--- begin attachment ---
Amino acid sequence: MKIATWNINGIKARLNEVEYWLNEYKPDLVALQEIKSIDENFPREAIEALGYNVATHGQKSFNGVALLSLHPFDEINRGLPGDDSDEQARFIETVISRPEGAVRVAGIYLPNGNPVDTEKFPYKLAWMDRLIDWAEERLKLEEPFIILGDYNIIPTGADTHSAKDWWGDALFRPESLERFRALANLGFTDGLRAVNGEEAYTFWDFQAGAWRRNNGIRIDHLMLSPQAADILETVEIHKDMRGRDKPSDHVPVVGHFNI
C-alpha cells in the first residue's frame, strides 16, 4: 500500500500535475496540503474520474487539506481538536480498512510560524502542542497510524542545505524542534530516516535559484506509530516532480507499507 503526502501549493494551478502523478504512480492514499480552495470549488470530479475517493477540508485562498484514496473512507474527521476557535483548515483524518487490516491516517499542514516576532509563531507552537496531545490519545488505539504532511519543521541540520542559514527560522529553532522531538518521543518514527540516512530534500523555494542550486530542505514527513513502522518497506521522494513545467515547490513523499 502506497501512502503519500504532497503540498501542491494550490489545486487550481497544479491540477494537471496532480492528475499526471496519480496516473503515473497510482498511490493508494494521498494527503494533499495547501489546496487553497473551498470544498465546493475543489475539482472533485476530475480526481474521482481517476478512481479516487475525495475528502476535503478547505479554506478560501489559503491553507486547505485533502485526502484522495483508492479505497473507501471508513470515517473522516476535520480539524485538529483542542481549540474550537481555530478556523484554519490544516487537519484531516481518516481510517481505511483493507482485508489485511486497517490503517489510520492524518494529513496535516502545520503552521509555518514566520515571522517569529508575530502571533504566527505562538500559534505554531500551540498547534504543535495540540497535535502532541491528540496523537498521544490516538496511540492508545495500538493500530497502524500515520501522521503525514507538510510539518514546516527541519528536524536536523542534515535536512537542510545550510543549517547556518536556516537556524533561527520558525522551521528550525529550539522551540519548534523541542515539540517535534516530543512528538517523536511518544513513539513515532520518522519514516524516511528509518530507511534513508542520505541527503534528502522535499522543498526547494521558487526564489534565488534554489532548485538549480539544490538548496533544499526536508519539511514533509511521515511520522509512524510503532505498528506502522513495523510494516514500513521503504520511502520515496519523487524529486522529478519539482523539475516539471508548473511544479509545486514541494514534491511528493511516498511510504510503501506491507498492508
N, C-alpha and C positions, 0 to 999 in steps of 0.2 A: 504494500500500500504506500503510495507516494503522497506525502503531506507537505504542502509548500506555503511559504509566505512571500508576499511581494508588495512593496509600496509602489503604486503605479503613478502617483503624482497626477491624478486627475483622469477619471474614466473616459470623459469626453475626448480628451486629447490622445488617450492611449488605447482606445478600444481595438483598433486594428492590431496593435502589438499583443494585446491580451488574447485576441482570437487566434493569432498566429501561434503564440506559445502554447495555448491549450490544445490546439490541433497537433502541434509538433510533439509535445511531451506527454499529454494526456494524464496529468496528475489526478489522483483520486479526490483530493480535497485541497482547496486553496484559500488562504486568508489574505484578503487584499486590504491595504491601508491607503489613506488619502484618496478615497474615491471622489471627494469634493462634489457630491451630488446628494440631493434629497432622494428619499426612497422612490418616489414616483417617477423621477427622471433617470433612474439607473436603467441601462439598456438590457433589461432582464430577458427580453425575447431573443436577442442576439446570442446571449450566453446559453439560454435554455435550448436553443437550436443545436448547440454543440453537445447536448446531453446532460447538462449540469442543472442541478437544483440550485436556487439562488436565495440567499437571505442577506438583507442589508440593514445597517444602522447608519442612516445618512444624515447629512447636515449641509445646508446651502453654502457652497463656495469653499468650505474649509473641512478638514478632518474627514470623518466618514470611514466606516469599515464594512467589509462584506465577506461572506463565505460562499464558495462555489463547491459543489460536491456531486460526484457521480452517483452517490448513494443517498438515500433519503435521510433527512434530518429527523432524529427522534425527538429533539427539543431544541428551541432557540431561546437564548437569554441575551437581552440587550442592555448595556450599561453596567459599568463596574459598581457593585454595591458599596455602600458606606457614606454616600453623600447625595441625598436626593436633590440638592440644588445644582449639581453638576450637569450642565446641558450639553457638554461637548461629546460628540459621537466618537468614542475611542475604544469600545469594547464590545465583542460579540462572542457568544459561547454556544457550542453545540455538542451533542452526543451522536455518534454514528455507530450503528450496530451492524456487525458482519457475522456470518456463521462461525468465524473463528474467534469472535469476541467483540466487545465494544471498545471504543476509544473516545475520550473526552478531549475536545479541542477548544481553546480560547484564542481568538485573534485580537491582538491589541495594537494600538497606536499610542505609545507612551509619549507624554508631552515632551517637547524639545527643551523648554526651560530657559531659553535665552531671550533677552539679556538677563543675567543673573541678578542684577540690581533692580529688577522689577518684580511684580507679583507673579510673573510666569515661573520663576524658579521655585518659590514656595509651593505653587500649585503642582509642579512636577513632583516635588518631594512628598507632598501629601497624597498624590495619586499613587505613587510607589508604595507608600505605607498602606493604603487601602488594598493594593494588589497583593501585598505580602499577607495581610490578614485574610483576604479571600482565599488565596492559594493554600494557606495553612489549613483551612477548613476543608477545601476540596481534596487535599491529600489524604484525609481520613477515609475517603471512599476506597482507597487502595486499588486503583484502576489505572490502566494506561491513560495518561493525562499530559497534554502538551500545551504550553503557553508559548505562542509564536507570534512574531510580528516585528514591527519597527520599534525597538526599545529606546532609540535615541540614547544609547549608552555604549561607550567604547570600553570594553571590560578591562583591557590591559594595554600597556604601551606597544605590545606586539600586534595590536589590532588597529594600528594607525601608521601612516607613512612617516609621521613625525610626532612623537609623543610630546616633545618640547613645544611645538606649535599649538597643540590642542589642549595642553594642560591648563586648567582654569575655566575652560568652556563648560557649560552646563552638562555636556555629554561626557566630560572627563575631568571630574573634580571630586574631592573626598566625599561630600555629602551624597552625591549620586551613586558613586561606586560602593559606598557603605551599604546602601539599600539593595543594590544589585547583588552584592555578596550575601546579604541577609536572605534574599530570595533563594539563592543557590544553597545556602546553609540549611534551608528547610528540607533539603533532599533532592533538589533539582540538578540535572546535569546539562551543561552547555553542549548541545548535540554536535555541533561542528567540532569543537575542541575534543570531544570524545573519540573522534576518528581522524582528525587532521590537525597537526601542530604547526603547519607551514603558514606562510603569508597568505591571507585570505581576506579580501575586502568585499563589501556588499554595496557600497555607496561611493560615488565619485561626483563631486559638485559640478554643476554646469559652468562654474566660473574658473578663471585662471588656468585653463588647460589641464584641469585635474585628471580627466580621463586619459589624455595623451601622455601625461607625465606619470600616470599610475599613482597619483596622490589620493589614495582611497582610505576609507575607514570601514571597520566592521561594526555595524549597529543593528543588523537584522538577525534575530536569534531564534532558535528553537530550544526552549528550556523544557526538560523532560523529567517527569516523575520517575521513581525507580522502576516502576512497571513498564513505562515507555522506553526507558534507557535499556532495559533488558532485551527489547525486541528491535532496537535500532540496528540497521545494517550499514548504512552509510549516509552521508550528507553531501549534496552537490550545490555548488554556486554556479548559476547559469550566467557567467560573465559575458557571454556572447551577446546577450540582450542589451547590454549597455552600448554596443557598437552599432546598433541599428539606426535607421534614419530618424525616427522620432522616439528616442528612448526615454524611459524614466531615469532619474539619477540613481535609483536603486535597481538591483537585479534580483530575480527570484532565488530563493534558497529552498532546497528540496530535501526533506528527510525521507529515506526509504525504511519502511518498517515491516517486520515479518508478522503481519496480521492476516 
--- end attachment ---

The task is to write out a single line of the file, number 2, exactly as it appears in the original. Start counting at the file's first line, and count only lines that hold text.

C-alpha cells in the first residue's frame, strides 16, 4: 500500500500535475496540503474520474487539506481538536480498512510560524502542542497510524542545505524542534530516516535559484506509530516532480507499507 503526502501549493494551478502523478504512480492514499480552495470549488470530479475517493477540508485562498484514496473512507474527521476557535483548515483524518487490516491516517499542514516576532509563531507552537496531545490519545488505539504532511519543521541540520542559514527560522529553532522531538518521543518514527540516512530534500523555494542550486530542505514527513513502522518497506521522494513545467515547490513523499 502506497501512502503519500504532497503540498501542491494550490489545486487550481497544479491540477494537471496532480492528475499526471496519480496516473503515473497510482498511490493508494494521498494527503494533499495547501489546496487553497473551498470544498465546493475543489475539482472533485476530475480526481474521482481517476478512481479516487475525495475528502476535503478547505479554506478560501489559503491553507486547505485533502485526502484522495483508492479505497473507501471508513470515517473522516476535520480539524485538529483542542481549540474550537481555530478556523484554519490544516487537519484531516481518516481510517481505511483493507482485508489485511486497517490503517489510520492524518494529513496535516502545520503552521509555518514566520515571522517569529508575530502571533504566527505562538500559534505554531500551540498547534504543535495540540497535535502532541491528540496523537498521544490516538496511540492508545495500538493500530497502524500515520501522521503525514507538510510539518514546516527541519528536524536536523542534515535536512537542510545550510543549517547556518536556516537556524533561527520558525522551521528550525529550539522551540519548534523541542515539540517535534516530543512528538517523536511518544513513539513515532520518522519514516524516511528509518530507511534513508542520505541527503534528502522535499522543498526547494521558487526564489534565488534554489532548485538549480539544490538548496533544499526536508519539511514533509511521515511520522509512524510503532505498528506502522513495523510494516514500513521503504520511502520515496519523487524529486522529478519539482523539475516539471508548473511544479509545486514541494514534491511528493511516498511510504510503501506491507498492508